The management and control of diseases in our household pets that are caused by gastrointestinal parasites have become especially important because of the increasing public awareness of the potential zoonotic implications for humans. The Centers for Disease Control and Prevention estimate more than 10,000 cases of human infections with roundworms per year. It is known that 90% of puppies are born with roundworms or acquire them shortly after birth from their mothers. Because of these potential human health hazards, veterinarians have developed reliable diagnostic procedures to help identify companion animal parasitic organisms. The collection and testing of small animal fecal samples is a critical factor in the diagnosis, treatment, and prevention of transmission of gastrointestinal parasitism in the family pets.

Another potential life-threatening parasite which affects your family pet is Heartworm Disease, which in 2001, more than 244,000 dogs in the United States tested positive for. Heartworm disease is transmitted to your dog through the bite of infected mosquitoes with heartworm larvae. This disease can be prevented with annual testing and preventive medications.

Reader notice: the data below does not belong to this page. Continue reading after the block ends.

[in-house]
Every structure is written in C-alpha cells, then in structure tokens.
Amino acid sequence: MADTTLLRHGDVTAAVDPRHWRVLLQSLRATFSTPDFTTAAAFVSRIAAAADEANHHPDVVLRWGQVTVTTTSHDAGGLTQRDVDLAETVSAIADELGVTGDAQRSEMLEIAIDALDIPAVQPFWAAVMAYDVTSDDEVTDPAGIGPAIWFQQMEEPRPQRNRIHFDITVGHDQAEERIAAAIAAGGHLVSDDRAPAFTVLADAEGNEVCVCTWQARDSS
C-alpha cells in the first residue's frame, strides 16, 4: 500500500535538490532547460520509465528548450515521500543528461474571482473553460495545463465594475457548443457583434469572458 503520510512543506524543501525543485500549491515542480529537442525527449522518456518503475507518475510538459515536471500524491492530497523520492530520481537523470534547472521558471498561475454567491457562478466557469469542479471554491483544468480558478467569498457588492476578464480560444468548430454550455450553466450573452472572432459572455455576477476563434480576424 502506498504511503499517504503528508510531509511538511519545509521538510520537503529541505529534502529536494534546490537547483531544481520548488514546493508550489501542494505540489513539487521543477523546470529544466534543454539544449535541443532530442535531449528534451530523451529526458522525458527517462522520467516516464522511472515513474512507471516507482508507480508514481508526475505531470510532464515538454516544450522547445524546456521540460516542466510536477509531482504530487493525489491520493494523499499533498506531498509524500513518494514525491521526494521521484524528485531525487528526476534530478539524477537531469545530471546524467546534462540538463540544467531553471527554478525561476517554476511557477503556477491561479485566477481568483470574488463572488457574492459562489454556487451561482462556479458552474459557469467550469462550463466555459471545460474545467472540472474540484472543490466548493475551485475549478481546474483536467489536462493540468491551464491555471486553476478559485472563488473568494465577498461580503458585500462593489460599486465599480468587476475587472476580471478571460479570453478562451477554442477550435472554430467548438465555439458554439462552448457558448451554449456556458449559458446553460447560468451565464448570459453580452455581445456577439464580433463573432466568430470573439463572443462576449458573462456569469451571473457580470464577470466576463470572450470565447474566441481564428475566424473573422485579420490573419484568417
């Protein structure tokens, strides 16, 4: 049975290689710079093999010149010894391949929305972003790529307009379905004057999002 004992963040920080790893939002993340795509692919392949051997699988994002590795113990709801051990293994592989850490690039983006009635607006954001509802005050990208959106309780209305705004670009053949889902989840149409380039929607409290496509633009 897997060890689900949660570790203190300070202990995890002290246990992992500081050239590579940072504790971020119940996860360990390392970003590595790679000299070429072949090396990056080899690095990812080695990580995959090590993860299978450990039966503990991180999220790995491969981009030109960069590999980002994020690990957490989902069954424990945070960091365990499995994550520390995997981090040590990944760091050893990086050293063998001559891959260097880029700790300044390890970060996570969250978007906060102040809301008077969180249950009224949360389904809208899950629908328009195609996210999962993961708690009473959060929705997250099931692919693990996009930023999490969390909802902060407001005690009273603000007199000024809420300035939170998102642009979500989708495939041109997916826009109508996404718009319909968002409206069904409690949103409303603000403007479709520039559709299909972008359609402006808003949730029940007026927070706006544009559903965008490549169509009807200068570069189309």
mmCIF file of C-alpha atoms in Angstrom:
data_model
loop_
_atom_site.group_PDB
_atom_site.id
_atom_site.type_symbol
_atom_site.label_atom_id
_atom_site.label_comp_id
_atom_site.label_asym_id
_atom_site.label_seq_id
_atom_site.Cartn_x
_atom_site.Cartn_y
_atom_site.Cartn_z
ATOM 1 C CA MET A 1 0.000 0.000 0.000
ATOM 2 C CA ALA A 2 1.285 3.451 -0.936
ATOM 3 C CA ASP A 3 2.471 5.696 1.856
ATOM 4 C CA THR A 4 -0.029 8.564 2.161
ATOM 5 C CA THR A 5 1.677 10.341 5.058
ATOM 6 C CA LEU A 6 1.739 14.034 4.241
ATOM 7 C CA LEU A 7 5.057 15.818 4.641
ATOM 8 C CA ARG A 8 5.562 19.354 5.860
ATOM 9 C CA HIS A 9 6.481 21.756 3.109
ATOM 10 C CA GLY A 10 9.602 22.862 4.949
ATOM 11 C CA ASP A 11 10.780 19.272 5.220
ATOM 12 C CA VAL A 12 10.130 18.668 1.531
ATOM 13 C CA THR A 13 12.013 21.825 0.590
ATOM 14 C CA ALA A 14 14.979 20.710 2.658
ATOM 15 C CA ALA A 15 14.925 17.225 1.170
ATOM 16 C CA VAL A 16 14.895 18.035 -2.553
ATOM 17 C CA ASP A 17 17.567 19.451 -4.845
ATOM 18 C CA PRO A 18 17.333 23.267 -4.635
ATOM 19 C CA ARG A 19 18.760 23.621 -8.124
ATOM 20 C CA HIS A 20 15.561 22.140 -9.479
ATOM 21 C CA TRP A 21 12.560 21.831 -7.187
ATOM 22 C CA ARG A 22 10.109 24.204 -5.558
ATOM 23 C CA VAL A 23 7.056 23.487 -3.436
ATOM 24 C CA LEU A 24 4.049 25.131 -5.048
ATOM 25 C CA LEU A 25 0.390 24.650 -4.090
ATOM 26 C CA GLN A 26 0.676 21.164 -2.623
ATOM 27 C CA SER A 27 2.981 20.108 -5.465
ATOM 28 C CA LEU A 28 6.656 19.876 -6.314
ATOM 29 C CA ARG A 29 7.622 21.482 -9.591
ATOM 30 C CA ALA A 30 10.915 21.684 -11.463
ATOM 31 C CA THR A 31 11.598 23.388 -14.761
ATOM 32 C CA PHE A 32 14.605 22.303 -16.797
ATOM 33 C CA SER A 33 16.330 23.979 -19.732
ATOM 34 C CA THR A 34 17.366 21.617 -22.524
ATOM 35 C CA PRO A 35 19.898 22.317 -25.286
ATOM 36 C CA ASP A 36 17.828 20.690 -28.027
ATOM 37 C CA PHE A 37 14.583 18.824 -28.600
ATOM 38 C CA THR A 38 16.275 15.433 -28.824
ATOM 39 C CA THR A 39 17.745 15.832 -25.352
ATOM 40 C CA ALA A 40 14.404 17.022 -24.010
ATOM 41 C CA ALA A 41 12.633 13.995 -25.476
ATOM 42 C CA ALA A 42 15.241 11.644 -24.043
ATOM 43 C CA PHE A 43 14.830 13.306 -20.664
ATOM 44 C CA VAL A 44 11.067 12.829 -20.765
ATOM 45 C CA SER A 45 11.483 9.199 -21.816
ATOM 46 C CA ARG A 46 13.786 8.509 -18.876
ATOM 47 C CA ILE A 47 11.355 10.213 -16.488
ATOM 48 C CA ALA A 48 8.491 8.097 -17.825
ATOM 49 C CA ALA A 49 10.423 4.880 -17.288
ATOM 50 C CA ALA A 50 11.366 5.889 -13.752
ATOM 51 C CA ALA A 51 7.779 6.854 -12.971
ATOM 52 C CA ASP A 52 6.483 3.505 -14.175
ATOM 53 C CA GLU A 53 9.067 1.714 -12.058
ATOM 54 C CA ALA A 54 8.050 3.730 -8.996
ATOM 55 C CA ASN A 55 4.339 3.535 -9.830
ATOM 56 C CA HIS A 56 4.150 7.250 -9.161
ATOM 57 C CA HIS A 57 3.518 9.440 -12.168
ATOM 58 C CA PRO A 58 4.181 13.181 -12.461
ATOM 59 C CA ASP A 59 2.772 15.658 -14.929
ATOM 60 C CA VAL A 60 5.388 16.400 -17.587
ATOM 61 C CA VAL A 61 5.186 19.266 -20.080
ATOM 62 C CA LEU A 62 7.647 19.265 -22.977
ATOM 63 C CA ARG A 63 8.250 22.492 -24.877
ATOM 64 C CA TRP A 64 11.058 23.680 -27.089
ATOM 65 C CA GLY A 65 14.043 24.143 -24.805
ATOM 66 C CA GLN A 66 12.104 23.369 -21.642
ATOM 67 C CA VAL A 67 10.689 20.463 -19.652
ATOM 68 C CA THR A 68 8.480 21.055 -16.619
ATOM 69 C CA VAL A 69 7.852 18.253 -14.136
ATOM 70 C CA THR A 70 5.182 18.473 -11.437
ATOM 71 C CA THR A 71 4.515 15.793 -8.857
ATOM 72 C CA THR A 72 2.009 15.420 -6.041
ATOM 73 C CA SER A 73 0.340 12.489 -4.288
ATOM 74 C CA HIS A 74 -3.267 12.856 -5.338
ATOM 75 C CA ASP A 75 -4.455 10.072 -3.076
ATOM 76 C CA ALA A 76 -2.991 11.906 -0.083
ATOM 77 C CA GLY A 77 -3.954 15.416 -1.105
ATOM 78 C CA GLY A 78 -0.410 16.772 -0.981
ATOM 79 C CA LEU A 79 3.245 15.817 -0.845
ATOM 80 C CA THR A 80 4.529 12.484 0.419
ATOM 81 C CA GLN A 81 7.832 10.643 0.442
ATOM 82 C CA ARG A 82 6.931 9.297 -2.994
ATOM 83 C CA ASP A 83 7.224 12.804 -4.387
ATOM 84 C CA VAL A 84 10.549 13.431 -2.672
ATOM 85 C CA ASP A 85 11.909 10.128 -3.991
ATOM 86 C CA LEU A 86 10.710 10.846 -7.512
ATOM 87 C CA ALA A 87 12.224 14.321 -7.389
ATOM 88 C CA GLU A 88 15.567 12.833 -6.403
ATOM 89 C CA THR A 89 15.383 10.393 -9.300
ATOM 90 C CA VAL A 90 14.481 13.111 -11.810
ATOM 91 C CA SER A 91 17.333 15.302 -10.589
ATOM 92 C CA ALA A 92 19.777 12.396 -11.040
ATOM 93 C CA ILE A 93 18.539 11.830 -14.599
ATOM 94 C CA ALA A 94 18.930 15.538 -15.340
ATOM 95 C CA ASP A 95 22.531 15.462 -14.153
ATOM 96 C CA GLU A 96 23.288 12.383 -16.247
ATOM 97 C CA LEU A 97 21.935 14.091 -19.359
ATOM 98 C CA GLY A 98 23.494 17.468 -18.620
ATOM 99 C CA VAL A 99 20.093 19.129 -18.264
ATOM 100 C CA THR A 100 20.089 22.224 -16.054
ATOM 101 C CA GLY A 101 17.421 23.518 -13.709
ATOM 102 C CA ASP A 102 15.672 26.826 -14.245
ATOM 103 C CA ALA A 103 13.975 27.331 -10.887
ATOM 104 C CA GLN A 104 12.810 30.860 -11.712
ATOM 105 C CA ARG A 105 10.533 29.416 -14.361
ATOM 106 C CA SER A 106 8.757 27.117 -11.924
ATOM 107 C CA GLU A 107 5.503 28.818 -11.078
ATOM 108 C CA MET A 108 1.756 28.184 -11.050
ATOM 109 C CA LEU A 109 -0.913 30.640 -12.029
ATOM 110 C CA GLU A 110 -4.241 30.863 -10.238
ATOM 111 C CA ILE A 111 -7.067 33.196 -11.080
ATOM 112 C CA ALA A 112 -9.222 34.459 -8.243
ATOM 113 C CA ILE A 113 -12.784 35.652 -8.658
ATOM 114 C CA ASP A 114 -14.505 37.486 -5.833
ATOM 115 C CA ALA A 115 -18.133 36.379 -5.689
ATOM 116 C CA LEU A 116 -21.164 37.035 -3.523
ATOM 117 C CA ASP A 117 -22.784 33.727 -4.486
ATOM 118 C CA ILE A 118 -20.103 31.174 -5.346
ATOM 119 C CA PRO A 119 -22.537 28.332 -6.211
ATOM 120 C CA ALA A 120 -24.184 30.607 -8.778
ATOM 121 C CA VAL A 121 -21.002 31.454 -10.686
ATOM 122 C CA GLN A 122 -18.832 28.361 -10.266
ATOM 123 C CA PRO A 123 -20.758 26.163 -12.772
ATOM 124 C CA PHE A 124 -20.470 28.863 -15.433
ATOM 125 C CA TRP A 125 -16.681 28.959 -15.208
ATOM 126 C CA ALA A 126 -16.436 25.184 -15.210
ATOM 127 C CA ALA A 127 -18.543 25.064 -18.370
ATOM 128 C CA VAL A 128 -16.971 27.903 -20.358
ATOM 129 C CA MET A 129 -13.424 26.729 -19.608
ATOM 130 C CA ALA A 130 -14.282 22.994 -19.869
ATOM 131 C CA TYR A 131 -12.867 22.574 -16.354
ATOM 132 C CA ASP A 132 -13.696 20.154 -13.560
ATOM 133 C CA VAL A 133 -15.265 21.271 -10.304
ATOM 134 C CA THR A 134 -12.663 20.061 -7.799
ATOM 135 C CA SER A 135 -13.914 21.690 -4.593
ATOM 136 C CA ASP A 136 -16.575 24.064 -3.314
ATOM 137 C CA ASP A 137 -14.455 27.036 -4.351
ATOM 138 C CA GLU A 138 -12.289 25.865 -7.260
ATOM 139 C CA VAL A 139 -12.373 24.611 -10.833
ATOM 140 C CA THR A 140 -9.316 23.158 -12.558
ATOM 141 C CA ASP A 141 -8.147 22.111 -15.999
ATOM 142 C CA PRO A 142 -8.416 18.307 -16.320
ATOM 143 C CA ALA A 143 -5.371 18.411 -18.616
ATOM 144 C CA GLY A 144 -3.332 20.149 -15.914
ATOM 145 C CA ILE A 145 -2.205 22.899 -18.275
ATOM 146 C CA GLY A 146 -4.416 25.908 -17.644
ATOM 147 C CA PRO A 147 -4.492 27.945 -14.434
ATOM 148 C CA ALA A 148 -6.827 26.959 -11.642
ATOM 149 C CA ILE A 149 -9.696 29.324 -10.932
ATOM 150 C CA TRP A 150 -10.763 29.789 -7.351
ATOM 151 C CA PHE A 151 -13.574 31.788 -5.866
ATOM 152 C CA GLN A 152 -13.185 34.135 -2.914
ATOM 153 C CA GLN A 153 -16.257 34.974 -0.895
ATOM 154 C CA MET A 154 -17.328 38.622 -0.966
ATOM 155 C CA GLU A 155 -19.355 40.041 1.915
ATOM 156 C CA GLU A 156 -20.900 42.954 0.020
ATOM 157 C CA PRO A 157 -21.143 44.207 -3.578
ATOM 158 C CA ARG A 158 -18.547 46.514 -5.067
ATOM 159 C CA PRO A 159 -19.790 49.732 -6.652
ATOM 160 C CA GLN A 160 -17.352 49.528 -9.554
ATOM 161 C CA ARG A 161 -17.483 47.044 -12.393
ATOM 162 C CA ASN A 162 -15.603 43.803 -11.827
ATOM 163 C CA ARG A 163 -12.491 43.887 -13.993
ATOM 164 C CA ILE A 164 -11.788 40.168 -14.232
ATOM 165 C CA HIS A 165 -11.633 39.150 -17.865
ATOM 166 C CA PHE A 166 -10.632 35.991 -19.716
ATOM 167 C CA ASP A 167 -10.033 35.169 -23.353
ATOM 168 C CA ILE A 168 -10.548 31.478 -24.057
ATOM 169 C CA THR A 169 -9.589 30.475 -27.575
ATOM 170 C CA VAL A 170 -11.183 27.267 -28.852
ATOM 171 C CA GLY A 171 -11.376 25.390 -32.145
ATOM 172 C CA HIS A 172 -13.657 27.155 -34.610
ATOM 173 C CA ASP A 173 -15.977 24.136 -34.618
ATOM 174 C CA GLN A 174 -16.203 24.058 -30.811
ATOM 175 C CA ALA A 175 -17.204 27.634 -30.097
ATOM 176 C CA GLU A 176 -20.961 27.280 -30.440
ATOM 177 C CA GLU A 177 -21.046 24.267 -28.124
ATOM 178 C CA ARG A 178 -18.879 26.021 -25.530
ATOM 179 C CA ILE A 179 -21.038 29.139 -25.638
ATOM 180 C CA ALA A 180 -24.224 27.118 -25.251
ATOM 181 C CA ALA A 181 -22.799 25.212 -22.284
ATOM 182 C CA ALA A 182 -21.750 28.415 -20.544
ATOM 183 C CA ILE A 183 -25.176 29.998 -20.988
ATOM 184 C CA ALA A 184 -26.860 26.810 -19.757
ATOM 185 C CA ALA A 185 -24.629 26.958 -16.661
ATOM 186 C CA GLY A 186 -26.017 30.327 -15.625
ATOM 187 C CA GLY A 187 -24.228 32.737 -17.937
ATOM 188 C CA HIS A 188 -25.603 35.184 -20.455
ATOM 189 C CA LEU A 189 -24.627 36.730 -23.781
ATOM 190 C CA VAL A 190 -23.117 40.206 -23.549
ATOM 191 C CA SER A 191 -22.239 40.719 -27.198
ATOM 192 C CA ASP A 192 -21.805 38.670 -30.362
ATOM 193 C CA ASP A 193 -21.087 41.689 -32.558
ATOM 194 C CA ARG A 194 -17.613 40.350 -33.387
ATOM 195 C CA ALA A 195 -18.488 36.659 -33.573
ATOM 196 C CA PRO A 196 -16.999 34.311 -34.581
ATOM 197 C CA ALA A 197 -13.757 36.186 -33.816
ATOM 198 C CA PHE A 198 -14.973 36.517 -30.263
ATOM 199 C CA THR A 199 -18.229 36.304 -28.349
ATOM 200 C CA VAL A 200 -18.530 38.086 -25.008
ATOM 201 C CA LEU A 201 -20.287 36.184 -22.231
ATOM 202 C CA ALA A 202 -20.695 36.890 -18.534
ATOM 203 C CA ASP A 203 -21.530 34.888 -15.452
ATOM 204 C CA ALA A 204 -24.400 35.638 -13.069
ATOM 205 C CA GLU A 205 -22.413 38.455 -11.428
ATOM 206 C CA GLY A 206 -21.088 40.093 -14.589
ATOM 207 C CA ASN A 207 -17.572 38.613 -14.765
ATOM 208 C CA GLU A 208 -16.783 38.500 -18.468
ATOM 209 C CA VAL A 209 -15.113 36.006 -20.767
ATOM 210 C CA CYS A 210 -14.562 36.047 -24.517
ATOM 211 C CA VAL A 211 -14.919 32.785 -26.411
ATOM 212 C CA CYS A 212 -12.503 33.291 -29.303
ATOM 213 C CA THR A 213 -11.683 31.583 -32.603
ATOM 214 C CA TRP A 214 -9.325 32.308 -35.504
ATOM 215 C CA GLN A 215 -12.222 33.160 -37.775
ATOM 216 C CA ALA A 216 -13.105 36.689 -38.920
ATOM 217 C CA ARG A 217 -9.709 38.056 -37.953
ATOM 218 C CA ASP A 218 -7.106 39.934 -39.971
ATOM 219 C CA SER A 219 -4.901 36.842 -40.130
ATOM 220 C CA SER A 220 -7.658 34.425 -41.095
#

Here are some ways to reduce the risks of parasites for the animal and human members of your family:

  • Give your pet flea and tick preventative treatments prescribed by your veterinarian.
  • Pick up pet feces in your yard.
  • Keep a close eye on your dog while out walking to prevent them from eating or drinking off the ground.
  • Avoid letting your dog go into streams or creeks, which can harbor parasites and diseases.
  • Don’t feed your pets raw meat.
  • Wash your hands frequently, especially before eating.

Vigilance on your part is well worth it to protect the health of you and your pets!